It is a property of certain materials in which they possess a spontaneous electric polarization that can be reversed by the application of an external electric field. The term is used in analogy to ferromagnetism, in which a material exhibits a permanent magnetic moment. Ferromagnetism was already known when ferroelectricity was discovered in 1920 in Rochelle salt by Valasek. Thus, the prefix ferro, meaning iron, was used to describe the property despite the fact that most ferroelectric materials do not contain iron.
Most materials are polarized linearly by an external electric field; nonlinearities are insignificant. This is called dielectric polarization (see figure). Some materials, known as paraelectric materials, demonstrate a more pronounced nonlinear polarization (see figure). The electric permittivity, corresponding to the slope of the polarization curve, is thereby a function of the external electric field. In addition to being nonlinear, ferroelectric materials demonstrate a spontaneous (zero field) polarization (see figure). Such materials are generally called pyroelectrics. The distinguishing feature of ferroelectrics is that the direction of the spontaneous polarization can be reversed by an applied electric field, yielding a hysteresis loop.
Typically, materials demonstrate ferroelectricity only below a certain phase transition temperature, called the Curie temperature, Tc, and are paraelectric above this temperature.
The nonlinear nature of ferroelectric materials can be used to make capacitors with tunable capacitance. Typically, a ferroelectric capacitor simply consists of a pair of electrodes sandwiching a layer of ferroelectric material. The permittivity of ferroelectrics is not only tunable but commonly also very high in absolute value, especially when close to the phase transition temperature. Because of this, ferroelectric capacitors are small in physical size compared to dielectric (non-tunable) capacitors of similar capacitance.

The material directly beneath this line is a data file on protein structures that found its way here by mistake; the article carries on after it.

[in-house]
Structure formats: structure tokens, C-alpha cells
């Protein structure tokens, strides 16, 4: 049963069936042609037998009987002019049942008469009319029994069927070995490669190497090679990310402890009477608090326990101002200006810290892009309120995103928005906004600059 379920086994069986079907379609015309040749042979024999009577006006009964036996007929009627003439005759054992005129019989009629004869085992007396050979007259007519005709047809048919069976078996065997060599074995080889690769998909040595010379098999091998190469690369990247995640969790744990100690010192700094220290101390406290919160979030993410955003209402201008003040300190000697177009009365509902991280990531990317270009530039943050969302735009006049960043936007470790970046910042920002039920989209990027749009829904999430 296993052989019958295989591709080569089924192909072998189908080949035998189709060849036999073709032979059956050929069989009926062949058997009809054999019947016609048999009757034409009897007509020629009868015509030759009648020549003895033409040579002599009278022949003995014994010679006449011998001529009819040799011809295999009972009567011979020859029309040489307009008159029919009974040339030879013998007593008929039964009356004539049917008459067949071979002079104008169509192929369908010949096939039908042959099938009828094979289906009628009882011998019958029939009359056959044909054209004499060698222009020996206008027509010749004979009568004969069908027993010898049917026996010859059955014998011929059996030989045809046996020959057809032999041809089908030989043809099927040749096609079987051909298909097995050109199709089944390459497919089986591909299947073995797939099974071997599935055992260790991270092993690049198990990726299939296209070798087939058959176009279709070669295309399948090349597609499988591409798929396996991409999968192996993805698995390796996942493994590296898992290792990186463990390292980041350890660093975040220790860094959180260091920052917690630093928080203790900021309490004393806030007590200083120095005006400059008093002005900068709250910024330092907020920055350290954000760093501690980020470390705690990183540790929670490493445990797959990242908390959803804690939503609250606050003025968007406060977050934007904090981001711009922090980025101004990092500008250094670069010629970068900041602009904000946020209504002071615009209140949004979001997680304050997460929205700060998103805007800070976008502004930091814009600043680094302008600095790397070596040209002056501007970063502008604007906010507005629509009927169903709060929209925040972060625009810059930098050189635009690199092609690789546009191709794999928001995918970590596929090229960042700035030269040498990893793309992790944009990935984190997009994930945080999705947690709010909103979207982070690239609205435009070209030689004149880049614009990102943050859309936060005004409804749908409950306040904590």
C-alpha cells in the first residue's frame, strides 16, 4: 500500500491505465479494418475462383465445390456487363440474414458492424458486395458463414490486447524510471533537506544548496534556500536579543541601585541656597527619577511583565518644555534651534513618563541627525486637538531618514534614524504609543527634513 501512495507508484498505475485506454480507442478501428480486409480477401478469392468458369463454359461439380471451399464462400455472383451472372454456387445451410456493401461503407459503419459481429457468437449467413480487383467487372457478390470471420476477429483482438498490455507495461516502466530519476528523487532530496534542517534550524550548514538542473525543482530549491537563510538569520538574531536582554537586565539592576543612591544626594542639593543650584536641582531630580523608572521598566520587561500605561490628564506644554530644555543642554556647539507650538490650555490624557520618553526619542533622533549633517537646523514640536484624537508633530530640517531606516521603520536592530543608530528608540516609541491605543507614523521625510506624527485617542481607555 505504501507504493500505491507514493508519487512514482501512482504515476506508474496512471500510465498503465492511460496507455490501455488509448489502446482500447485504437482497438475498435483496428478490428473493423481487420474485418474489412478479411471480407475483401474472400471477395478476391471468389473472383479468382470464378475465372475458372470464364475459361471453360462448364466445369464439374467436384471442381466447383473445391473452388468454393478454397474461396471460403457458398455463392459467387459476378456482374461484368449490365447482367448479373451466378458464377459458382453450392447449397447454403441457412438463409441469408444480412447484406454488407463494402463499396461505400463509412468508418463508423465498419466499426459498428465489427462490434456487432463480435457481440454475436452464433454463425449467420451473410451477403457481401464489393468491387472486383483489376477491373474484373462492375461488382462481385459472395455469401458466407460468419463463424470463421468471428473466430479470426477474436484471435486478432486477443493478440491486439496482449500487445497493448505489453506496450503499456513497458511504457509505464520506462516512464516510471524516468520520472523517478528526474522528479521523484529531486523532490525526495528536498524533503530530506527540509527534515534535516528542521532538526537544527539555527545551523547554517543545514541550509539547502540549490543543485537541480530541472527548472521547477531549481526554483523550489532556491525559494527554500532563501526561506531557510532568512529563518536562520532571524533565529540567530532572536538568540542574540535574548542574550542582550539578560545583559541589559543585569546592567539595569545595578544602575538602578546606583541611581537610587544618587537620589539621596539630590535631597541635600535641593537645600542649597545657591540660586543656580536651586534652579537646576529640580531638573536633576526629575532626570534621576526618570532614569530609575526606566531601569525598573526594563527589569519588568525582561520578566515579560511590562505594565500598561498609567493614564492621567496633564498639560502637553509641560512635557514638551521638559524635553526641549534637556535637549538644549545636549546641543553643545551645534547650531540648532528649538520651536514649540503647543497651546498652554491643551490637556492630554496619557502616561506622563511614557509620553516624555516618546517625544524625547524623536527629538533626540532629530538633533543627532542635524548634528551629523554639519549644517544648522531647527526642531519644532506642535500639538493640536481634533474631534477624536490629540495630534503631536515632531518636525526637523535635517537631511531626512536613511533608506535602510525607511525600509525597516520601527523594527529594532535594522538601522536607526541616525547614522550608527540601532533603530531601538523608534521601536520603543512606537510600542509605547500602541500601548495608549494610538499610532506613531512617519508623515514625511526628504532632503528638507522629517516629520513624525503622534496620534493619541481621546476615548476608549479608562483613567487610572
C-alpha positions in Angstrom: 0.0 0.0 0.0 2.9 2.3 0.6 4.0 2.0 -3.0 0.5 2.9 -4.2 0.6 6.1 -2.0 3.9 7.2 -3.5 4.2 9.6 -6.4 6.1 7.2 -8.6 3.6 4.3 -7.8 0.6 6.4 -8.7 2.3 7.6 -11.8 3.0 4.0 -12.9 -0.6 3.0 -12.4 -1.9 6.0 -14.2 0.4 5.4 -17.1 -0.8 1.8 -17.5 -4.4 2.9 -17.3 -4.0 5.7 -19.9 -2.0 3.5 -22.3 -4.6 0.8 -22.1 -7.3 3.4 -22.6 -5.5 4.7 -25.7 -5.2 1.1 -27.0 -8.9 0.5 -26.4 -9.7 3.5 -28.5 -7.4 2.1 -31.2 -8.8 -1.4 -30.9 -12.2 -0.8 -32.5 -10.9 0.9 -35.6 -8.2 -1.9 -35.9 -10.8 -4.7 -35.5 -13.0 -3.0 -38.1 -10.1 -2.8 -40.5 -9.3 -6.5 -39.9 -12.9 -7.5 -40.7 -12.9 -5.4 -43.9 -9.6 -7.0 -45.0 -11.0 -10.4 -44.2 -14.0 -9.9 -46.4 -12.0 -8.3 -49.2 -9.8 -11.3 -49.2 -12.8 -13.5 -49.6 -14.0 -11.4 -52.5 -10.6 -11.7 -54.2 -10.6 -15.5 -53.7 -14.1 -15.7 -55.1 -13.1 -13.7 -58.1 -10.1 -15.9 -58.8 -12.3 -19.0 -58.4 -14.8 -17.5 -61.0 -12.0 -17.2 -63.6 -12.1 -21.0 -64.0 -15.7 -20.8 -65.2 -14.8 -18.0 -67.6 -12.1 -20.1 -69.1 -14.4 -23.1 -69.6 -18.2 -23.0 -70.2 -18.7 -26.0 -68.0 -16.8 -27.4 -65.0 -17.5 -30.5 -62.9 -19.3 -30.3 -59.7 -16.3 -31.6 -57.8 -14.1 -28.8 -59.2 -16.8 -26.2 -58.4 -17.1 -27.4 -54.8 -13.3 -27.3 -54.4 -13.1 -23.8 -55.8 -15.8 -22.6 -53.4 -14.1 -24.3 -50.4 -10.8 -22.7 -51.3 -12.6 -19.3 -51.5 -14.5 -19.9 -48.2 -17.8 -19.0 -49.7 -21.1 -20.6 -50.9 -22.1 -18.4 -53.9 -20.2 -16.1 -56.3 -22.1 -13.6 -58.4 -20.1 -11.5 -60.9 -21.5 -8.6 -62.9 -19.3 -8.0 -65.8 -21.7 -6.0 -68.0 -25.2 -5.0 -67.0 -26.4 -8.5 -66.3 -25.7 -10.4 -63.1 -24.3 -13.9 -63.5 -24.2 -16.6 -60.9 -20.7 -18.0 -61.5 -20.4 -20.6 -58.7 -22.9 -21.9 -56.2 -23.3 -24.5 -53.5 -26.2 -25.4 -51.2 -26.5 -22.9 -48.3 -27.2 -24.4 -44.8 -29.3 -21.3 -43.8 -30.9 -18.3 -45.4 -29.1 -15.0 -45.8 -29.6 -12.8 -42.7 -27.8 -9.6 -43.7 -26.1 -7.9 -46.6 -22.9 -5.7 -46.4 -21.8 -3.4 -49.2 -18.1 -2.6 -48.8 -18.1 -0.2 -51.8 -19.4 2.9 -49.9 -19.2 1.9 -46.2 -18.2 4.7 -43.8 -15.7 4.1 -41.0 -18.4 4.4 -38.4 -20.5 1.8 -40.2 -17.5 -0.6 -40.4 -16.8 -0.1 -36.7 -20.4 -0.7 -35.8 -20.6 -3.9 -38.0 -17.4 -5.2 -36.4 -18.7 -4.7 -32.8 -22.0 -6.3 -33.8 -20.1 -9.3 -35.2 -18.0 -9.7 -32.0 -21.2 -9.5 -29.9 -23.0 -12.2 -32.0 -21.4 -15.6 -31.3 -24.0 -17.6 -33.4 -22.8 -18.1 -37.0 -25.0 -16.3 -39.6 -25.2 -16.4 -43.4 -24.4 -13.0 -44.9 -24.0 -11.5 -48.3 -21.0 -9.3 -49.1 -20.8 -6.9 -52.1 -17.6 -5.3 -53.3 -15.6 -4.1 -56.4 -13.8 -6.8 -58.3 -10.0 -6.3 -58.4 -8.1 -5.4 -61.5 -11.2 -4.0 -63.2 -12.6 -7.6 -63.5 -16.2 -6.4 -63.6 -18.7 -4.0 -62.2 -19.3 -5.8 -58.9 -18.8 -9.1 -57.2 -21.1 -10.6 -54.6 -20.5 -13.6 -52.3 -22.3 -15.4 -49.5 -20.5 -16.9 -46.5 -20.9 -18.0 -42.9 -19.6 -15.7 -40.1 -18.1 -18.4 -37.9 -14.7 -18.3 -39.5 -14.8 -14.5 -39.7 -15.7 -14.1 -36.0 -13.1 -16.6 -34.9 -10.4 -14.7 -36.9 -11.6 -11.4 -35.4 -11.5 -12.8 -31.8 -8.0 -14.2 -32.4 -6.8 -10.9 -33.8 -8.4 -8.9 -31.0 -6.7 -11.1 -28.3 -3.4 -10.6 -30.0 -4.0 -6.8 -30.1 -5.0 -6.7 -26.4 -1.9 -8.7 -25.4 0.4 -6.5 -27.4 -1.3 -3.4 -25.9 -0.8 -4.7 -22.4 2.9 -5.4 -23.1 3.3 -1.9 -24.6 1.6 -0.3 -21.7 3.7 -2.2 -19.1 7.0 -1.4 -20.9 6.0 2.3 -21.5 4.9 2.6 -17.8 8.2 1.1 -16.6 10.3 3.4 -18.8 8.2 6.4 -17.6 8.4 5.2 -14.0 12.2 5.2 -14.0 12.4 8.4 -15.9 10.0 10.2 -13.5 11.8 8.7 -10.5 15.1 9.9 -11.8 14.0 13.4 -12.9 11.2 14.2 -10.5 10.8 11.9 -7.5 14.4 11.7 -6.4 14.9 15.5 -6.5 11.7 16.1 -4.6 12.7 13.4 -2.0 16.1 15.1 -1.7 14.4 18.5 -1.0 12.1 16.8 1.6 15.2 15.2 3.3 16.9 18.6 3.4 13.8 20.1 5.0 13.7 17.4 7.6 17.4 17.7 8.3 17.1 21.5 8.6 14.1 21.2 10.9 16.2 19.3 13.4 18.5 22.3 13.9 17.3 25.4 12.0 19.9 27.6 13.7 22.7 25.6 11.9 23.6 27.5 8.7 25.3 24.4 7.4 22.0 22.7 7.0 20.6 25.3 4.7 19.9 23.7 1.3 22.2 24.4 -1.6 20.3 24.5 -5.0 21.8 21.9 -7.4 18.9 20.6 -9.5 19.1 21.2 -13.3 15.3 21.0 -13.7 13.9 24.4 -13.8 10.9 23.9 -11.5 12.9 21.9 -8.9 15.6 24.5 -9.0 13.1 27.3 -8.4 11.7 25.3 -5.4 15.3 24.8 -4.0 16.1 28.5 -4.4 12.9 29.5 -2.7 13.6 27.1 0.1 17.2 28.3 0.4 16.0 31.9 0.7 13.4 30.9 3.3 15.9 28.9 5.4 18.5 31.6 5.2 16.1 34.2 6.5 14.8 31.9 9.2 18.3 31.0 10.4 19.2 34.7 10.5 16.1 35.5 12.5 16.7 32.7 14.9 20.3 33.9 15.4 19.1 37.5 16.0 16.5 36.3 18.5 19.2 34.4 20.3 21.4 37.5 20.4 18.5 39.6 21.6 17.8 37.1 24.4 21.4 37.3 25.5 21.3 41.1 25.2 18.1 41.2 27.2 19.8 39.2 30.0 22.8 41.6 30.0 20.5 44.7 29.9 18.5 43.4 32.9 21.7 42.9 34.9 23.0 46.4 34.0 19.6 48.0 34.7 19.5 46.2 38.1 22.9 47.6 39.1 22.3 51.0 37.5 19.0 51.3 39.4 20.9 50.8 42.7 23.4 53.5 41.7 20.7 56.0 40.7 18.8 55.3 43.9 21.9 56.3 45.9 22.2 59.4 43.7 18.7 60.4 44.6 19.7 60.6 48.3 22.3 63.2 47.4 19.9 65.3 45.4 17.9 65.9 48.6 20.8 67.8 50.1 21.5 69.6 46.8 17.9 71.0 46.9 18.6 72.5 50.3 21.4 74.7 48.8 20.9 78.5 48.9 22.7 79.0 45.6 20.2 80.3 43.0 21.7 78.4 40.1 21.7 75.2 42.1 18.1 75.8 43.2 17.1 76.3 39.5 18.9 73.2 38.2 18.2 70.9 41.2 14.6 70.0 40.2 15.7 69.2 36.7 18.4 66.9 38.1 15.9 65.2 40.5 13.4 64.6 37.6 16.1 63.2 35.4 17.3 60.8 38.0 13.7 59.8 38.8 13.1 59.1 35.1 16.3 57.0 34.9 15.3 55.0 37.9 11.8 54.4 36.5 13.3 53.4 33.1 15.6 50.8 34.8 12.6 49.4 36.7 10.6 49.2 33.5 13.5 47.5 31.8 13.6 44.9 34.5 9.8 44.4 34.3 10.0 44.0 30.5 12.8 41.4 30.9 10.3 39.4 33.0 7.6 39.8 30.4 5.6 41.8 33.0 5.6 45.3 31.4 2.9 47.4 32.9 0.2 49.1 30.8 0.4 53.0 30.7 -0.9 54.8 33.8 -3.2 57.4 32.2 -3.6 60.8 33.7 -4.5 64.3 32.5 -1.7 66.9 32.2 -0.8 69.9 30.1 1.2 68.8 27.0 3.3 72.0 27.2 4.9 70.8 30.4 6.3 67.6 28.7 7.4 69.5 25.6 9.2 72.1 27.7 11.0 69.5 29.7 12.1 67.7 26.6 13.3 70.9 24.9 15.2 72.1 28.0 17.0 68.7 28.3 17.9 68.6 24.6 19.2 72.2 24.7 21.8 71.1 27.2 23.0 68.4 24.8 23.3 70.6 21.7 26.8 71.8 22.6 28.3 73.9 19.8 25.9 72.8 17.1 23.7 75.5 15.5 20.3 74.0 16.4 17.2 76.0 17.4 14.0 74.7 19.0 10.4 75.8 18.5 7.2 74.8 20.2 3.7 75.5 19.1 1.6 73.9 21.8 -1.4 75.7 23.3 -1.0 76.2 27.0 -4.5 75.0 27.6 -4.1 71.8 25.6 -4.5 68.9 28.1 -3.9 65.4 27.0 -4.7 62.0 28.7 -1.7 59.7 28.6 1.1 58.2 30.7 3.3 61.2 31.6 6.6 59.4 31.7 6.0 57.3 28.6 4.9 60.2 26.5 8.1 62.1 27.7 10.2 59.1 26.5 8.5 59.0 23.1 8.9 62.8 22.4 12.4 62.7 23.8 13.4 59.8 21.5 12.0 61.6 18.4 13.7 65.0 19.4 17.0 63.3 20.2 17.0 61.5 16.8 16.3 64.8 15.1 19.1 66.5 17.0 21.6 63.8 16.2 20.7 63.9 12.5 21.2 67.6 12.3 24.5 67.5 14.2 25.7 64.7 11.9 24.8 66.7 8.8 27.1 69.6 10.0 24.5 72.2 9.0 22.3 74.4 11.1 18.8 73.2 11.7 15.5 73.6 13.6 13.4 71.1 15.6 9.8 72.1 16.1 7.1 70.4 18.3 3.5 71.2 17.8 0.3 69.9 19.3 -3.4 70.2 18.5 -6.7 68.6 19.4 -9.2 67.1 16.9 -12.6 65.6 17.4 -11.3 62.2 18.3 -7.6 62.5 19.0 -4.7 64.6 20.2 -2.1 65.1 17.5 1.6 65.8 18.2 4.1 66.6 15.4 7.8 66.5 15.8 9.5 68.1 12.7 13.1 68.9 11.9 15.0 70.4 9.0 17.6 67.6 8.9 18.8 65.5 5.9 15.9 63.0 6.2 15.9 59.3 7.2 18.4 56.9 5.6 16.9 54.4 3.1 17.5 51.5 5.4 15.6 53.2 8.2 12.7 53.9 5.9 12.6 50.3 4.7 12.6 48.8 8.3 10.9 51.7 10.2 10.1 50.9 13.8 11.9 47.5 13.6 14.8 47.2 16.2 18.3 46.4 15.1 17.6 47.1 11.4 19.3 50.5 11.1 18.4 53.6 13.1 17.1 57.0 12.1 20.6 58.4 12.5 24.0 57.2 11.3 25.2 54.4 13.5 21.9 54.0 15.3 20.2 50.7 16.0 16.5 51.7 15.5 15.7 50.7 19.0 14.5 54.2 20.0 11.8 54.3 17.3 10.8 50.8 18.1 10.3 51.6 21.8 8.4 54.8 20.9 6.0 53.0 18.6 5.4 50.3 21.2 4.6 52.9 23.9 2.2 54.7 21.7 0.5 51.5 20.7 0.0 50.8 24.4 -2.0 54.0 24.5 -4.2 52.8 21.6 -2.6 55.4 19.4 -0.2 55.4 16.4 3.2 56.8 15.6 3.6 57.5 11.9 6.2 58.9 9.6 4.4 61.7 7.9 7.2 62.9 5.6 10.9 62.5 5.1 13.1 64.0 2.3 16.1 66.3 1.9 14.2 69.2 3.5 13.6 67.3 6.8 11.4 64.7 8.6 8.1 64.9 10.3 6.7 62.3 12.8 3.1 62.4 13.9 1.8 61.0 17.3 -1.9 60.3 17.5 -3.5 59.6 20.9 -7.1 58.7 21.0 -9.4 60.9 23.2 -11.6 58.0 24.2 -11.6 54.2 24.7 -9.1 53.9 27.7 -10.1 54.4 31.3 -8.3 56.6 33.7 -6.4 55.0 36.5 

The spontaneous polarization of ferroelectric materials implies a hysteresis effect which can be used as a memory function, and ferroelectric capacitors are indeed used to make ferroelectric RAM for computers and RFID cards. In these applications thin films of ferroelectric materials are typically used, as this allows the field required to switch the polarization to be achieved with a moderate voltage. However, when using thin films a great deal of attention needs to be paid to the interfaces, electrodes and sample quality for devices to work reliably.
Ferroelectric materials are required by symmetry considerations to be also piezoelectric and pyroelectric. The combined properties of memory, piezoelectricity, and pyroelectricity make ferroelectric capacitors very useful, e.g. for
- sensor applications.
- Ferroelectric capacitors are used in medical ultrasound machines (the capacitors generate and then listen for the ultrasound ping used to image the internal organs of a body).
- high quality infrared cameras (the infrared image is projected onto a two dimensional array of ferroelectric capacitors capable of detecting temperature differences as small as millionths of a degree Celsius).
- fire sensors.
- vibration sensors.
- fuel injectors on diesel engines.
- Another idea of recent interest is the ferroelectric tunnel junction (FTJ) in which a contact made up by nanometer-thick ferroelectric film placed between metal electrodes. The thickness of the ferroelectric layer is thin enough to allow tunneling of electrons. The piezoelectric and interface effects as well as the depolarization ﬁeld may lead to a giant electroresistance (GER) switching effect.
Yet another hot topic is multiferroics, where researchers are looking for ways to couple magnetic and ferroelectric ordering within a material or heterostructure; there are several recent reviews on this topic.